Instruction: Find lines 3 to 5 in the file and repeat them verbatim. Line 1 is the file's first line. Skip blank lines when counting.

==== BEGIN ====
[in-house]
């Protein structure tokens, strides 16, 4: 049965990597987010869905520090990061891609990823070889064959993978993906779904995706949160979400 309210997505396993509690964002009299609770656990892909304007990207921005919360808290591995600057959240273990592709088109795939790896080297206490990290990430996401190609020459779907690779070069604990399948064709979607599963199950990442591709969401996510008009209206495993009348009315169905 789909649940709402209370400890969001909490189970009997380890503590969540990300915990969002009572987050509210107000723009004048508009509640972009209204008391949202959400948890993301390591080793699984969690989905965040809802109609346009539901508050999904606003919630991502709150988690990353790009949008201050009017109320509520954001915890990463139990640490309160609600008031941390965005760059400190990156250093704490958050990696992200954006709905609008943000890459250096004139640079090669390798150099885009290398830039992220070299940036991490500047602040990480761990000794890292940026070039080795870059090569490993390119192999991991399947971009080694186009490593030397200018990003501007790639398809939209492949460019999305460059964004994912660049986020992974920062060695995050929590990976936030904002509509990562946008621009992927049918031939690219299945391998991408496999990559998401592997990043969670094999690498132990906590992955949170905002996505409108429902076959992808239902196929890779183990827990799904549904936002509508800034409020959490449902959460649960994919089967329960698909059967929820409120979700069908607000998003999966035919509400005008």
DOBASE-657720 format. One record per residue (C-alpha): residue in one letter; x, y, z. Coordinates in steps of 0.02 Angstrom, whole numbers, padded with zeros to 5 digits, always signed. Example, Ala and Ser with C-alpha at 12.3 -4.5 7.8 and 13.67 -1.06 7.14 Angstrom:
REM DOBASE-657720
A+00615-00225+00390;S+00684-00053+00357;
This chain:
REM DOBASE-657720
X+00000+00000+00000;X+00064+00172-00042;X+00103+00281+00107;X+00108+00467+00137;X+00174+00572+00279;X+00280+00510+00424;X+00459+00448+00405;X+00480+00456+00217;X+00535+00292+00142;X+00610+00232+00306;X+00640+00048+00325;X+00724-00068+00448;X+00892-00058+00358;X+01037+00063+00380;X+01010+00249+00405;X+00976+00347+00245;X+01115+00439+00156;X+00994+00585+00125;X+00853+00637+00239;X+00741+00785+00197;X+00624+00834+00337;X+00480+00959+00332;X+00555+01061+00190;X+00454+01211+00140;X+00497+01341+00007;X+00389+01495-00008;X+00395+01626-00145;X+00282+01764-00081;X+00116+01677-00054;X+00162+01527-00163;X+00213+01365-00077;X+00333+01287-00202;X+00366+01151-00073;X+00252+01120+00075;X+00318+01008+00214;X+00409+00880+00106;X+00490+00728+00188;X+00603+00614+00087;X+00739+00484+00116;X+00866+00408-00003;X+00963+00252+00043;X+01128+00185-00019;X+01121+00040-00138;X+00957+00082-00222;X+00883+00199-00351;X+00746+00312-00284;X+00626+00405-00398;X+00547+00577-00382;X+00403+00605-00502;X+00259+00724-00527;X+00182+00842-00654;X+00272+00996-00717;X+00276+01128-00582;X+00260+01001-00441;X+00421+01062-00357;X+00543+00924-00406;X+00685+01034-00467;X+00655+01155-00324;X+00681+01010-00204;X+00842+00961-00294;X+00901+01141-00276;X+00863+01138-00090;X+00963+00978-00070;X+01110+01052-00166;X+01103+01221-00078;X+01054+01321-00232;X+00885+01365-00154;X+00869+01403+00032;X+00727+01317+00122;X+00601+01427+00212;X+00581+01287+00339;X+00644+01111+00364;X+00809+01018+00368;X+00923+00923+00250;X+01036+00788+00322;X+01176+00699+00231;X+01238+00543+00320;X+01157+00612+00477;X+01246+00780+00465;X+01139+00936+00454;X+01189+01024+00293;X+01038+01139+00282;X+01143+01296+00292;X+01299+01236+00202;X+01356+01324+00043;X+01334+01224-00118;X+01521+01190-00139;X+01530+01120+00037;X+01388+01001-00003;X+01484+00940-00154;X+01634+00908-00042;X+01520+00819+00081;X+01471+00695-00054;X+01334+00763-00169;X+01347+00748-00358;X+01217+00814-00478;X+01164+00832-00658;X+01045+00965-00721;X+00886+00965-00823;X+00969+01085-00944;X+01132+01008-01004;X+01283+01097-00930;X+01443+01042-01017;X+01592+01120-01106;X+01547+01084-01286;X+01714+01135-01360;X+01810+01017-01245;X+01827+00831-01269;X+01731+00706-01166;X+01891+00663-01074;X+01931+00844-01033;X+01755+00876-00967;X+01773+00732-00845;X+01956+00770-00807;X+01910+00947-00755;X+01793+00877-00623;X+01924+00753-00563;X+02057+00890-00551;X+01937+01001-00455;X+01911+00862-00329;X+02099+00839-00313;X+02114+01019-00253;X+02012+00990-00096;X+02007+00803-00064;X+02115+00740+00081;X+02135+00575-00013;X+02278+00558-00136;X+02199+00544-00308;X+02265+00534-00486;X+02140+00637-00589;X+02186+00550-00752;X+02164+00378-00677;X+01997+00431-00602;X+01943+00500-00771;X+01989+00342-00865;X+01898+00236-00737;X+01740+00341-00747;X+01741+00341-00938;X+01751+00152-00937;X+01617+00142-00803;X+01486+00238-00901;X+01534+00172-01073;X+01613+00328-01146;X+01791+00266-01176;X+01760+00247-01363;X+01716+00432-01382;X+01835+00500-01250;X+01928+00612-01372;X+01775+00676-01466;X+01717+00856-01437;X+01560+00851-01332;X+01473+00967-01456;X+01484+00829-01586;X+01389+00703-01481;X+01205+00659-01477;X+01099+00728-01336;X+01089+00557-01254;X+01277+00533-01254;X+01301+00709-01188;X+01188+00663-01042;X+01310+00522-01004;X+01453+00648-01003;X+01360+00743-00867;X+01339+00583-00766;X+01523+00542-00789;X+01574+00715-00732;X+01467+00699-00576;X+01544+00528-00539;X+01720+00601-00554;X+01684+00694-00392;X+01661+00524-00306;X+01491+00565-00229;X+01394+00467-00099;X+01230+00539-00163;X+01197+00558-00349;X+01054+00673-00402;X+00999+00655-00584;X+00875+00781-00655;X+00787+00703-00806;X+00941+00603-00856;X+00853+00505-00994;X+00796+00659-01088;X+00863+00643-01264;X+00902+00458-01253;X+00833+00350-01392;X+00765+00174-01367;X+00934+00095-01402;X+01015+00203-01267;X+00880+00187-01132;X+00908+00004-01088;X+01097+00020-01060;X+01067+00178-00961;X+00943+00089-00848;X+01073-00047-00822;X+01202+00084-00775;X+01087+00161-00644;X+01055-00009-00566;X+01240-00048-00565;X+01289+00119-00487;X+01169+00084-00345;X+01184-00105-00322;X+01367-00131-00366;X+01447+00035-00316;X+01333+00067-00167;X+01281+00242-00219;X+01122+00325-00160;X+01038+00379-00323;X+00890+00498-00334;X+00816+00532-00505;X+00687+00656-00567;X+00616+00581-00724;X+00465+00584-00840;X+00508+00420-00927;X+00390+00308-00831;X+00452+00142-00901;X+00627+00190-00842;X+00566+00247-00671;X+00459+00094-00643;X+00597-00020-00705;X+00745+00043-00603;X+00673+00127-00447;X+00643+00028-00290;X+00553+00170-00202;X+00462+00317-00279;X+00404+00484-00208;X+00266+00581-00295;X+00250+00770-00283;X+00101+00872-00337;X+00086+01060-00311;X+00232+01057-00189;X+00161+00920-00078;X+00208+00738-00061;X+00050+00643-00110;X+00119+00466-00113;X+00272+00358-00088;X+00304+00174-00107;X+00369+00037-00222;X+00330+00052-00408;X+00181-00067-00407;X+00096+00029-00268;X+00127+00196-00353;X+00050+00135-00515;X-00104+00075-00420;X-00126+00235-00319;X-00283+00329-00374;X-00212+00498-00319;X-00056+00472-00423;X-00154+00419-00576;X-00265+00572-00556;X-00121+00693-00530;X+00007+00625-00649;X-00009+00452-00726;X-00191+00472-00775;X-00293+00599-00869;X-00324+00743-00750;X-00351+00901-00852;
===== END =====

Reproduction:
DOBASE-657720 format. One record per residue (C-alpha): residue in one letter; x, y, z. Coordinates in steps of 0.02 Angstrom, whole numbers, padded with zeros to 5 digits, always signed. Example, Ala and Ser with C-alpha at 12.3 -4.5 7.8 and 13.67 -1.06 7.14 Angstrom:
REM DOBASE-657720
A+00615-00225+00390;S+00684-00053+00357;